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European Parliament Improves Rail Passenger Rights Rules


The European Parliament has approved the upgrade of current legislation on rail passenger rights across the EU, which foresees higher compensation rates for delays and better assistance to people with reduced mobility.

The amendment in legislation includes the increase of compensation for delays longer than an hour, from 25 percent to 50 percent of the ticket price. Passengers have the right for compensation, in addition to maintaining the right to continue the journey or be rerouted.

Passengers will be entitled to 75 percent of the ticket price for a delay of an hour and thirty minutes and 100 percent of the ticket price for delays of more than two hours.

To avoid passengers being left stranded after a missed connection, MEPs clarified that in the case that a passenger has been issued several tickets for a multi-leg journey, the rights to information, assistance and compensation are the same as under a through-ticket.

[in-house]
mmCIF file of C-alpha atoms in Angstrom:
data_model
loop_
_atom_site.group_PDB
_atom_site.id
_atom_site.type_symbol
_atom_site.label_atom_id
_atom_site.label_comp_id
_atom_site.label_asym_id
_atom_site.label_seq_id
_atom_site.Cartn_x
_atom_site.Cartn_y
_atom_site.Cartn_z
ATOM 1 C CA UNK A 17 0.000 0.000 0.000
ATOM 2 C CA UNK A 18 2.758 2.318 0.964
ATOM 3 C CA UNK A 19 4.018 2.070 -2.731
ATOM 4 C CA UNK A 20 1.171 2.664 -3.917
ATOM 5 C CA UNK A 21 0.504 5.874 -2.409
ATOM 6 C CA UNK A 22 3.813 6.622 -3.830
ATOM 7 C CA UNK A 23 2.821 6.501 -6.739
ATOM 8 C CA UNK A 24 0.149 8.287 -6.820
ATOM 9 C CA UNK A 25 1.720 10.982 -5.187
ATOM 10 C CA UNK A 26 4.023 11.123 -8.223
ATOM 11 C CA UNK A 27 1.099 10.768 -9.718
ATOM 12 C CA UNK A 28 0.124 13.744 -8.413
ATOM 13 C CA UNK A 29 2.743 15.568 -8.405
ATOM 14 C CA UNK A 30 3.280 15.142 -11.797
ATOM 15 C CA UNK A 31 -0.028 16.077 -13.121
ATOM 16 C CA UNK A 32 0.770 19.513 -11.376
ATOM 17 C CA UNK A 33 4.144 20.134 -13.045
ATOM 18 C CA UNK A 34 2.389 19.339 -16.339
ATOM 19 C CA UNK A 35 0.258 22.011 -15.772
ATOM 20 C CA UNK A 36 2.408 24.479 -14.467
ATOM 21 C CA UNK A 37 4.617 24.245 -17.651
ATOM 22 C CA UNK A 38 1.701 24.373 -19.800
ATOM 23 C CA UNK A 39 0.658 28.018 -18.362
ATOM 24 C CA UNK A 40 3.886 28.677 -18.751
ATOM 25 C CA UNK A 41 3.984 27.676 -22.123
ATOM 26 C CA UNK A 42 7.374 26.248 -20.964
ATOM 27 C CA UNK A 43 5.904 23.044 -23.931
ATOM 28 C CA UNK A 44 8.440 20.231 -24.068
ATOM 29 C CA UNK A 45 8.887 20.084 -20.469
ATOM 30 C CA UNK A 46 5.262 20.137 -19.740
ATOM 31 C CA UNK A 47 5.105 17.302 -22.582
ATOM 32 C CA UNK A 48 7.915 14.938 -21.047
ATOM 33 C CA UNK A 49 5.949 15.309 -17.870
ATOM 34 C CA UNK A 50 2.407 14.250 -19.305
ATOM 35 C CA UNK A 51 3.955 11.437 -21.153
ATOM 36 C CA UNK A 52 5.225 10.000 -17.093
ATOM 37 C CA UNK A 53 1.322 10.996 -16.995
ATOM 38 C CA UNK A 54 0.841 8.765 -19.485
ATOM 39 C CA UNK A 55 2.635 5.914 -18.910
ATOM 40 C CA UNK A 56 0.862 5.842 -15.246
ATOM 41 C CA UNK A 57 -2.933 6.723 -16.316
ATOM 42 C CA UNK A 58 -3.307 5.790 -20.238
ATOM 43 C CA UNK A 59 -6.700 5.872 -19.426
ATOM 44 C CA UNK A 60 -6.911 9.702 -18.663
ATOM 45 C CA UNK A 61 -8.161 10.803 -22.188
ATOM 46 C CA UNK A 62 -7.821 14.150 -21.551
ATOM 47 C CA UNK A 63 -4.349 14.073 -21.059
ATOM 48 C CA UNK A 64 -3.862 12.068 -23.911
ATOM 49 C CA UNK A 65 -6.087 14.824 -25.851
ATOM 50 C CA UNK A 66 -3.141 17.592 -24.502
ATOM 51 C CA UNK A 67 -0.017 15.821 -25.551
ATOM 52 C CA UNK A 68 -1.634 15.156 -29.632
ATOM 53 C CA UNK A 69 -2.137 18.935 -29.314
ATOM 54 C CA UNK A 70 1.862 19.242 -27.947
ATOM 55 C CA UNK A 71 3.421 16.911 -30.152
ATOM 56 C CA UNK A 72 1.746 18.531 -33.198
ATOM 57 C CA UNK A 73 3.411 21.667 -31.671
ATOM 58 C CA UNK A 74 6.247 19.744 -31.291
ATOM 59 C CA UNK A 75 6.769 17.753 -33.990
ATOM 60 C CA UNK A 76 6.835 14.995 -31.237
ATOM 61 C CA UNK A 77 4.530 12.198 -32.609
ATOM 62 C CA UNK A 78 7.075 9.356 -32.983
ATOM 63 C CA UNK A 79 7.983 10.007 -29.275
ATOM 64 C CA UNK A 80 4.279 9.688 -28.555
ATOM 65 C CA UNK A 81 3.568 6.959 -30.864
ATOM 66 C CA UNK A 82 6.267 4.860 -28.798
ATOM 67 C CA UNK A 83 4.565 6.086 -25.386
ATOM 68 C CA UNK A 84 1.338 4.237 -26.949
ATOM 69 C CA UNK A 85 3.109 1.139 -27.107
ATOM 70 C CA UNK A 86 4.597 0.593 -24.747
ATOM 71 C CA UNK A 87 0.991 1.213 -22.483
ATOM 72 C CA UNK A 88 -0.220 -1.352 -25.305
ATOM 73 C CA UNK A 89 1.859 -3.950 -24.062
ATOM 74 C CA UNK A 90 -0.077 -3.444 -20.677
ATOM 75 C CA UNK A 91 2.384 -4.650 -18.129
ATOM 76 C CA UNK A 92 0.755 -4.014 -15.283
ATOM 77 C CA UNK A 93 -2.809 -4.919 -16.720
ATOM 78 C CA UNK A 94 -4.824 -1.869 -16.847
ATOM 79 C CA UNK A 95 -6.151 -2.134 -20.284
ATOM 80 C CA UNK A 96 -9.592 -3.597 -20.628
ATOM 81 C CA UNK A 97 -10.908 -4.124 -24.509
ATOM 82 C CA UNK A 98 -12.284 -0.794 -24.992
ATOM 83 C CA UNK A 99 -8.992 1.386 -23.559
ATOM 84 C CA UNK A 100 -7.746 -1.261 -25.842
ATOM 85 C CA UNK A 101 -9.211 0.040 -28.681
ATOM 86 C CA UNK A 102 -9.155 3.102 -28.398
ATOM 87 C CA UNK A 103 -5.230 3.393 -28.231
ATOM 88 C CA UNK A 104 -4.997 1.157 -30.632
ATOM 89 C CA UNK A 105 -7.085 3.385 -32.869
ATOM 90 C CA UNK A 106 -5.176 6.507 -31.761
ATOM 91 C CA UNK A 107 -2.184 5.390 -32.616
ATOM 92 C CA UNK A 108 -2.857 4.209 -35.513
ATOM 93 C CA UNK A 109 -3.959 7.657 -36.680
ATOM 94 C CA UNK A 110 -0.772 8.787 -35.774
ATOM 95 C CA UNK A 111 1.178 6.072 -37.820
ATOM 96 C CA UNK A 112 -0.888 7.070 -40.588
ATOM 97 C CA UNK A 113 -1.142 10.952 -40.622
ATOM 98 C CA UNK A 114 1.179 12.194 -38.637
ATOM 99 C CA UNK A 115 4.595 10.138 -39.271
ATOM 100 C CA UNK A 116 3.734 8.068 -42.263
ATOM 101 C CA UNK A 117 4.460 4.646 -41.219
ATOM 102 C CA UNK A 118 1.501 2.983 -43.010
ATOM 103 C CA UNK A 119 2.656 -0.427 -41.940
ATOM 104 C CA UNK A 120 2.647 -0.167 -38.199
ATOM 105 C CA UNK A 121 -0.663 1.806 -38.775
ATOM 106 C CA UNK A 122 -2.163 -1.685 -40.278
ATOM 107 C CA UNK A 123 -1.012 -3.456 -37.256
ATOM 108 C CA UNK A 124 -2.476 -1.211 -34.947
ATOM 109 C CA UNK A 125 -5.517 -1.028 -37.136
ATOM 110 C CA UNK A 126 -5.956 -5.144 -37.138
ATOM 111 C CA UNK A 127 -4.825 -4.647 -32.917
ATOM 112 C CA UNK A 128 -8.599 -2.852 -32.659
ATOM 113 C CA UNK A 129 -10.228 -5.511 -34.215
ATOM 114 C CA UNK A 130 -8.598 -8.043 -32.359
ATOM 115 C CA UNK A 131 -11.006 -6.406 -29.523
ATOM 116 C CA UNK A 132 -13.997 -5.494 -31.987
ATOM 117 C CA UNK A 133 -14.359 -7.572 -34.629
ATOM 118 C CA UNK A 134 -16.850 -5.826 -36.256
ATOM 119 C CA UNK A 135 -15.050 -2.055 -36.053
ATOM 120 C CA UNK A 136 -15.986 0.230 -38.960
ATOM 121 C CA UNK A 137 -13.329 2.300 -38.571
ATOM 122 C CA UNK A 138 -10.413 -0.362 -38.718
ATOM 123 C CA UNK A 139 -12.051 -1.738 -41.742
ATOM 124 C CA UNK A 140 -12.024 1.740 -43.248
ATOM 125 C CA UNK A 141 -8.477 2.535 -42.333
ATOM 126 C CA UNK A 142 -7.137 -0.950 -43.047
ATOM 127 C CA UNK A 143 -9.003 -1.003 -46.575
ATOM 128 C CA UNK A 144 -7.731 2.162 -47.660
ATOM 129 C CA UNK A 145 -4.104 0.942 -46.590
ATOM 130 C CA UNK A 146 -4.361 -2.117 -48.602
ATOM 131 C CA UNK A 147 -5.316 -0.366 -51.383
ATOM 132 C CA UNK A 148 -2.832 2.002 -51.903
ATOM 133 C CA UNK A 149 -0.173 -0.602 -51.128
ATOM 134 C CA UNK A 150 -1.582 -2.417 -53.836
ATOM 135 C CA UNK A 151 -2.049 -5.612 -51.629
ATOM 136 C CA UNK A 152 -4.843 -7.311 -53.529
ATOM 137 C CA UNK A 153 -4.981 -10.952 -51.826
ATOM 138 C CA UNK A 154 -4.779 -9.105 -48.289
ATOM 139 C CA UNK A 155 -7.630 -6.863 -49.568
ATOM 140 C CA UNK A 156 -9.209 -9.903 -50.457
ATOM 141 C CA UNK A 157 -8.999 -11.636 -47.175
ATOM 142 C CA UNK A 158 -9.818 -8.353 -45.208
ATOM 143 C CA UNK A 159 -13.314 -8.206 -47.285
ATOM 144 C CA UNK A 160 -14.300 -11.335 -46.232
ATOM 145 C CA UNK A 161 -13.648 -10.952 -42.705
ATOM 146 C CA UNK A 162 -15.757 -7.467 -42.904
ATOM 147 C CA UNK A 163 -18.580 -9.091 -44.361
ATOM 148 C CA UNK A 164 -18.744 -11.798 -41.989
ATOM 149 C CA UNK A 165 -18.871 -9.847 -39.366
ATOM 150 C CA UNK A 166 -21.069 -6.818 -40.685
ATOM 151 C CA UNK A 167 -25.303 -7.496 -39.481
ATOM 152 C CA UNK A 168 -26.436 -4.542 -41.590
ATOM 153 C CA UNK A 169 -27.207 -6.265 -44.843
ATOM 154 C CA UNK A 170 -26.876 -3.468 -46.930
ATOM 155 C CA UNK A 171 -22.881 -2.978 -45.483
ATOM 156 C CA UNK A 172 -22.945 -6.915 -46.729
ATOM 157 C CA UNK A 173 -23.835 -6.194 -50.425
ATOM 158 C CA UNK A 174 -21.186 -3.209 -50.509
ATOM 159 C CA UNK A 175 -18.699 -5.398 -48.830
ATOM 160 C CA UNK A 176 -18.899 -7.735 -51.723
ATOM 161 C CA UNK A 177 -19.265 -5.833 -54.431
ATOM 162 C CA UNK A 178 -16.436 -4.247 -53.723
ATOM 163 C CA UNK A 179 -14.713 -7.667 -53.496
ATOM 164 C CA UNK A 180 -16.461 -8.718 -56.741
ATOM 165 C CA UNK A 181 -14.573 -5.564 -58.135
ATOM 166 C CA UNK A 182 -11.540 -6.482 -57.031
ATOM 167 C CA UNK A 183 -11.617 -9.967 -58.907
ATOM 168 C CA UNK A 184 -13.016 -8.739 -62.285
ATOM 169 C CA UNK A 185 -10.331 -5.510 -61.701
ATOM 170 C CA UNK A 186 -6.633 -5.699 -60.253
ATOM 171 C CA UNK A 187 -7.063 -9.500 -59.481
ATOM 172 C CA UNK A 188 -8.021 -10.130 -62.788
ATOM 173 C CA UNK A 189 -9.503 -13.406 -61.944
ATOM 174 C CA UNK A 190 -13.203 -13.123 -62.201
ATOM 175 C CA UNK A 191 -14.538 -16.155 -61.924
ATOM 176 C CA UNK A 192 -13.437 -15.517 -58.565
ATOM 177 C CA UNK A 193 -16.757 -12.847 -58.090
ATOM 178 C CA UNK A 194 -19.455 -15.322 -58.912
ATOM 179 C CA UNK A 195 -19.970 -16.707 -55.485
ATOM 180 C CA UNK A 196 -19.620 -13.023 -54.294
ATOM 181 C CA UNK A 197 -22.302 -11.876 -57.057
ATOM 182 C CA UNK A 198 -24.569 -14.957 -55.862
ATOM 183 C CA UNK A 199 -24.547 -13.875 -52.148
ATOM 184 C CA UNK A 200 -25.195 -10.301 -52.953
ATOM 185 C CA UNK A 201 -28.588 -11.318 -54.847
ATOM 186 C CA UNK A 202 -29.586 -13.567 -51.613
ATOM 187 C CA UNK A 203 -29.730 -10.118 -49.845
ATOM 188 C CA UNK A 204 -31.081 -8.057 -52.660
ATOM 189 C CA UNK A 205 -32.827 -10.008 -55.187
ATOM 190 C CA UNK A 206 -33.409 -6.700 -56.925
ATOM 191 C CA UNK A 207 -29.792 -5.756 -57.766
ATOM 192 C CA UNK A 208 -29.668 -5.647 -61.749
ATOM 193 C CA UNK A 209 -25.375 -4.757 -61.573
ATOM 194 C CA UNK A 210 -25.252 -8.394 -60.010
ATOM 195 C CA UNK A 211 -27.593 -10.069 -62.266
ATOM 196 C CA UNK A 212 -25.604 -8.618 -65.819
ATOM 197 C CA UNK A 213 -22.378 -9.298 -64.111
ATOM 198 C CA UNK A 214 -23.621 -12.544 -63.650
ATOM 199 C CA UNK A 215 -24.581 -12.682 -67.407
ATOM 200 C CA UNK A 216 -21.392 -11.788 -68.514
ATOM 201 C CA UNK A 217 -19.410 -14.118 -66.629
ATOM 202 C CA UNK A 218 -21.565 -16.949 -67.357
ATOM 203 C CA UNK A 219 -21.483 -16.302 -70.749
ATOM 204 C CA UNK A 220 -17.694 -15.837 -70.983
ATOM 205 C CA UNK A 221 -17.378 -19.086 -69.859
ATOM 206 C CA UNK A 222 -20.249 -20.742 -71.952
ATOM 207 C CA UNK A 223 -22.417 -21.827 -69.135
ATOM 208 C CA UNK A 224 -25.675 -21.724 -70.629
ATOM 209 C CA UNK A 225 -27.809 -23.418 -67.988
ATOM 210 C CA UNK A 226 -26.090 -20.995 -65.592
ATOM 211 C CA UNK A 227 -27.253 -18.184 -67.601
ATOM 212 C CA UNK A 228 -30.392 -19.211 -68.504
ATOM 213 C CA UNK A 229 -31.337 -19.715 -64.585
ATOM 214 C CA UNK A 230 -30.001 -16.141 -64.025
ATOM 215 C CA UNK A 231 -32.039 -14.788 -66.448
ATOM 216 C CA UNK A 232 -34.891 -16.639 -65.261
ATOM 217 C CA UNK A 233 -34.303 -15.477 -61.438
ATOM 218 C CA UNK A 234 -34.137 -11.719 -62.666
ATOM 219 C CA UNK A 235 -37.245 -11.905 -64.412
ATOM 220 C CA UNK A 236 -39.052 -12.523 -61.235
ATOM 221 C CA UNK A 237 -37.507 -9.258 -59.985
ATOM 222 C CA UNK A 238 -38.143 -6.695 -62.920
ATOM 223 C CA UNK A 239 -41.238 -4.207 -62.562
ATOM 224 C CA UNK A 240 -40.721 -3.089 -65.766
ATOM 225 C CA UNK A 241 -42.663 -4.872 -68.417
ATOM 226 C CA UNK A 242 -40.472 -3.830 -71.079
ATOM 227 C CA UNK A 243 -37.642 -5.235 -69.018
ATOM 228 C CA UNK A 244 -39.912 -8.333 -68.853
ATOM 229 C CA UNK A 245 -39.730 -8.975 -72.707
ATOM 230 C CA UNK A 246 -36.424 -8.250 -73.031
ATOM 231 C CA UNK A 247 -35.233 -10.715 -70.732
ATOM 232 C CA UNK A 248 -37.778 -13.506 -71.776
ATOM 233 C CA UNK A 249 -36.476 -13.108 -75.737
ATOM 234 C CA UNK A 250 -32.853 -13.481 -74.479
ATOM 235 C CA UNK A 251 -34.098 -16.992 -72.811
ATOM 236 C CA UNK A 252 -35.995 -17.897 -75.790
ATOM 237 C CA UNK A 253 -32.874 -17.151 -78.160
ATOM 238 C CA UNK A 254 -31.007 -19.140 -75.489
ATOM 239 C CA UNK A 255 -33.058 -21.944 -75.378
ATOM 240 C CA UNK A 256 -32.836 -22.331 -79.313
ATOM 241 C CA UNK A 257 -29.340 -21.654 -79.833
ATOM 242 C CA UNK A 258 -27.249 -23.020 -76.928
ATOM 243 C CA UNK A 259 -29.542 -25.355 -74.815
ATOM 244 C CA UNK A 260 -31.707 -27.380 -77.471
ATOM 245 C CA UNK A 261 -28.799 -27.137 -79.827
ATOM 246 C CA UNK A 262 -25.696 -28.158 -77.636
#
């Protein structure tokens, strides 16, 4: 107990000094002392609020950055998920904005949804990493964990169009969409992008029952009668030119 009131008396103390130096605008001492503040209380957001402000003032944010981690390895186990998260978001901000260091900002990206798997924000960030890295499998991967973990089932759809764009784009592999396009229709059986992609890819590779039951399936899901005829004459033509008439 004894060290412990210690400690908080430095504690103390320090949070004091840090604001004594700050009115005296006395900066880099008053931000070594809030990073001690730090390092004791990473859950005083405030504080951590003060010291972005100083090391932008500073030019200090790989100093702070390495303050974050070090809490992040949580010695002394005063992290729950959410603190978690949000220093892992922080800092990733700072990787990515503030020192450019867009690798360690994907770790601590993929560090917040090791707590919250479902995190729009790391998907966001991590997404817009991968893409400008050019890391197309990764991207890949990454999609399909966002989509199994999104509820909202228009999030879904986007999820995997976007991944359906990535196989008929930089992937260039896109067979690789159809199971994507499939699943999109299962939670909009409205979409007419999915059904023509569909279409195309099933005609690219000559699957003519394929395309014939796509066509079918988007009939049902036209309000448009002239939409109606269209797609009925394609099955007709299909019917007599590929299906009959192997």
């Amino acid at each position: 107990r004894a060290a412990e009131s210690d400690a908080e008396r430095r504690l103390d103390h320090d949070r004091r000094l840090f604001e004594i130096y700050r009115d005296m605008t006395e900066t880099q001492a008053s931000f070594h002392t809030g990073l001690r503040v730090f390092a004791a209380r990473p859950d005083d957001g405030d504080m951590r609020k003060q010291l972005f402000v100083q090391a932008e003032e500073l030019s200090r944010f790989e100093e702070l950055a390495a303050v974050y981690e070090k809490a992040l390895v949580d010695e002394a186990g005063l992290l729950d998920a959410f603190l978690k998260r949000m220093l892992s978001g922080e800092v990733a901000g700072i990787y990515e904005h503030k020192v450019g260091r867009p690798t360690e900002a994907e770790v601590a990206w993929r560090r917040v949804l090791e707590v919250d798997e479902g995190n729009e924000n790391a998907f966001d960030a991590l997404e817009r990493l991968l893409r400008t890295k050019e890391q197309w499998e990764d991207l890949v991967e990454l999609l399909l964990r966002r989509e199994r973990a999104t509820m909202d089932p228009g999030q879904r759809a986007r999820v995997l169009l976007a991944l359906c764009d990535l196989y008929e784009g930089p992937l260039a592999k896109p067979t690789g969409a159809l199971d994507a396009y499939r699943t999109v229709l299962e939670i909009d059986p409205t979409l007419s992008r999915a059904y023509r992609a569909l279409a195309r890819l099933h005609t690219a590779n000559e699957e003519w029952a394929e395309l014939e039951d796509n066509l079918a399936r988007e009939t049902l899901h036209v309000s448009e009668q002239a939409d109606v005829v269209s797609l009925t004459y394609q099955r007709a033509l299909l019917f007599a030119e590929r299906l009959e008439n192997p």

MEPs also rejected proposals to exempt rail operators from paying compensation in case of “extraordinary circumstances”.

Photo © AP images/European Union - EP

Photo © AP images/European Union – EP

In addition, according to the amendment, assistance for people with reduced mobility should be free of charge and available at larger stations, without the need to give prior notification.

MEPs also reduced the time for pre-notification in case assistance is needed at smaller stations and clarified the responsibility of rail operators and station managers for fully compensating passengers, if they have caused loss of or damage to mobility equipment.

pixabayFurthermore, the amendment foresees that passengers are entitled to take bicycles on board the train, including on high-speed trains, long distance, cross-border and local services, the adopted text says. New and refurbished trains must have well‑indicated spaces to transport assembled bicycles.

MEPs backed an earlier phase-out of temporary exemptions used by a number of member states to apply only parts of the 2009 passenger rules on domestic rail services. These exemptions should end at the latest one year after the entry into force of the amended rules.

MEPs also want the rules to apply to suburban rail services.

The revised legislation passed with 533 votes in favor, 37 against and 47 abstentions. Once the Council adopts the Parliament’s position, the negotiations can start on the final wording of the new rules.

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